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A Spangher in Clarko’s toolbox

It’s been a long nine years and 47 games for Matt Spangher.

Just three games shy of his first milestone match, the shaggy-haired tall utility has played for clubs in three separate states since 2006 and endured all possible frustrations the game offers along the way.

Featured as part of Channel Seven’s #discovered series, Spangher was drafted to West Coast in 2005 but, following injuries and lack of opportunities, was delisted at the end of 2010 after 26 games across five years.

Now settled at his third AFL club, Hawthorn, the 193cm key position player admits his experiences in the west are some that still sit with him today.

“Like most boys who’ve experienced it, you don’t get much time to pack up your life and go over there,” Spangher says.

“The first thing I remember… Chris Judd comes up to me and says ‘Hi, I’m Chris.’ In my head I’m thinking, ‘of course, I know who you are.’

“It was a very strange moment, but I still remember it. Funnily enough my first kick at training was to him. It was a scrubber along the ground and I was just like ‘Oh God, that is not the greatest impression to start with’.”

Following the opening years of his AFL career, Spangher was sought after by the Hawks who invited the then 23-year-old to train at Waverley before the upcoming draft. But Spangher was snatched up by Sydney as a late selection.

His stint at the Swans was rather anti-climactic, managing only six matches in 2011 and failing to break into the premiership side in 2012. From there, Alastair Clarkson’s men came calling once more, and finally landed Spangher during the trade period.

“I’ve never been the most talented player… so I suppose all I can really do is put in 100 percent effort” – Matt Spangher

“[They were] a club I was really keen to get too. I had spoken to them before I got drafted and it’s the area I grew up in.

“Hawthorn was, in my eyes, the club I wanted to go to.”

At Hawthorn, the 26-year-old’s fortunes have improved significantly – if things go well, he could even be a premiership player within six weeks.

Mainly playing a role in defence, Spangher has played an equal career-high 11 games, while averaging a career-best 14 disposals and five marks per match in 2014. He is also ranked second at the club for one-percenters.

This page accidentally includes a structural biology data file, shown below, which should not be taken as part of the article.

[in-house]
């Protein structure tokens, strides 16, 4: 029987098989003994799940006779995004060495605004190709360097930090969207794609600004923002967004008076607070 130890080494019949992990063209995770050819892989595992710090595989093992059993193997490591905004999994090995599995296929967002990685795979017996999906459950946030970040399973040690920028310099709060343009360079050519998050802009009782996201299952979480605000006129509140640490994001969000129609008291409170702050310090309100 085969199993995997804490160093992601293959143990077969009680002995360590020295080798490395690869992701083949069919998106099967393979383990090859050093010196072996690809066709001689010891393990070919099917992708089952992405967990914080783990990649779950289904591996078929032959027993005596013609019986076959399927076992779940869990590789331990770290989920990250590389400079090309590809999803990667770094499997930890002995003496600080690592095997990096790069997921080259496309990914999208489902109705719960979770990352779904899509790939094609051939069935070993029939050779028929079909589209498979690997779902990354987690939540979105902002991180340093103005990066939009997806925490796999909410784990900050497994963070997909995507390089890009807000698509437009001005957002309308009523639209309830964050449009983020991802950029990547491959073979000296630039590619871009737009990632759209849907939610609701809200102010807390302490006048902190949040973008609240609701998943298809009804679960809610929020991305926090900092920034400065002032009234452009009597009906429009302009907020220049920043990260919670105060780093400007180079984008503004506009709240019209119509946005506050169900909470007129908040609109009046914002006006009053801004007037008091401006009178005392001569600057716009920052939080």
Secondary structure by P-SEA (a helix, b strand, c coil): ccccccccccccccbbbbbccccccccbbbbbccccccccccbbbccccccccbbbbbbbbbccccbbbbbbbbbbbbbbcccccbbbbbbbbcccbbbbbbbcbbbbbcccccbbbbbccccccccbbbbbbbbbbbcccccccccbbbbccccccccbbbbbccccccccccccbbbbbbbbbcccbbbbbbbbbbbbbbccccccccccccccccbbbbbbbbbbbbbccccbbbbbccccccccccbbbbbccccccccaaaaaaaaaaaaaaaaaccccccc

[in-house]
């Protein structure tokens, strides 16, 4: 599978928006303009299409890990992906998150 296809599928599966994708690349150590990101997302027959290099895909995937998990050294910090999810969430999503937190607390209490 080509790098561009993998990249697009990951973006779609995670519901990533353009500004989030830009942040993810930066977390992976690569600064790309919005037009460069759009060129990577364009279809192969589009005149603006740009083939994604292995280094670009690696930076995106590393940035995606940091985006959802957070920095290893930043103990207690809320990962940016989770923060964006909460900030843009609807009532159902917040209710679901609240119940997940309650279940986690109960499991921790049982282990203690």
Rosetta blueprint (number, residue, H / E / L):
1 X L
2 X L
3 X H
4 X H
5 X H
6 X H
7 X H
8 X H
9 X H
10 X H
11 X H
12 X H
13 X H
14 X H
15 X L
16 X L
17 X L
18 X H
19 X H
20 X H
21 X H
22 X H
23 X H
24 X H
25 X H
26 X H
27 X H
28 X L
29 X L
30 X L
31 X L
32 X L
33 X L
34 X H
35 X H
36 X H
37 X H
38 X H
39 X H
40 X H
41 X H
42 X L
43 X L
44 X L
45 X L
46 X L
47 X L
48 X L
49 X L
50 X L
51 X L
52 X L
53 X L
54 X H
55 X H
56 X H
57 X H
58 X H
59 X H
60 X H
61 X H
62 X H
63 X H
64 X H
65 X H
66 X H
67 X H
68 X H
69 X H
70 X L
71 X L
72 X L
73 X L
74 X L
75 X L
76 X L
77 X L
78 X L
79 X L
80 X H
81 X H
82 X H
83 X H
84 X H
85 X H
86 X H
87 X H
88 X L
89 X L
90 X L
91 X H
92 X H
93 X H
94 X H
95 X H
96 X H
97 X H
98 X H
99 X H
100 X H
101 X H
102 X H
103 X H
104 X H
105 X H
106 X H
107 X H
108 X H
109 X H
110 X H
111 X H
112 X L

Somewhere along the journey, Spangher also developed into a cult-figure with the brown and gold faithful – thanks to his Jesus-like hair and hard-nosed attack on the ball.

“I suppose in a football sense, I’ve never been the most talented player. I’m not as quick as I’d like to be and certainly not as strong in some instances so I suppose all I can really do is put in 100 percent effort,” he says.

“I’m always trying to do too much and it’s probably something I’m still guilty of, where I feel like my body will fight through it if my mind’s willing.”

He’s suffered groin, shoulder and hamstring injuries at different stages throughout his career and Spangher knows it’s hindered his development as a player.

While he’s conceded things haven’t gone to plan, Spangher told last year he’s still optimistic of playing a role for a club that will hopefully go a long way in September.

“I think when you first get drafted you have all these ideas about what being an AFL footballer is all about. After a few years in the system and a few setbacks you realise that your script is nowhere near what you intended and you change your perspective a bit,” he said.

“It’s not a negative or defeatist mentally, but it’s probably realistic – not everyone is destined for that 300 games, Brownlow and premiership career.

“Hawthorn was, in my eyes, the club I wanted to go to” – Spangher

“It sounds ridiculous but it’s taken me almost this long to understand the limitations in my body.

“Unfortunately, it’s probably too late for me to fulfill my potential in the AFL. It’s frustrating but I am probably lucky to still be in the system given the injuries I’ve had.”

Away from the field, Spangher is far more calculated in his decisions than on game-day, where his fearless attack on the ball has been the cause of a number of injuries.

He studies the language of his ancestry and is also completing a business degree during his days off – both out of respect for the woman who brought him into the world.

“I actually do Italian classes with mum on Wednesdays. She’s quick to pull me into line if something’s not going right,” he says.

“[She] would’ve killed me if I didn’t finish my university degree.”

It’s clear that Spangher is, above all else, a family man. He has proudly supported the AFL Players’ Association’s IDAHO campaign, which marks the day the World Health Organisation in 1990 declassified homosexuality as a mental disorder. It’s an issue which is close to his and his sister Narelle’s, heart.

“My older sister’s gay. She and her partner are as close to me as anyone, so for me it was a very little way to say that I supported them as well as the cause itself,” Spanger explains.

“When the AFLPA asked for people to put a face to it and get involved, I was more than happy to.”

Matt Spangher

Read about Spangher’s journey to the AFL here.

Watch Jarryd Roughead’s #discovered video here.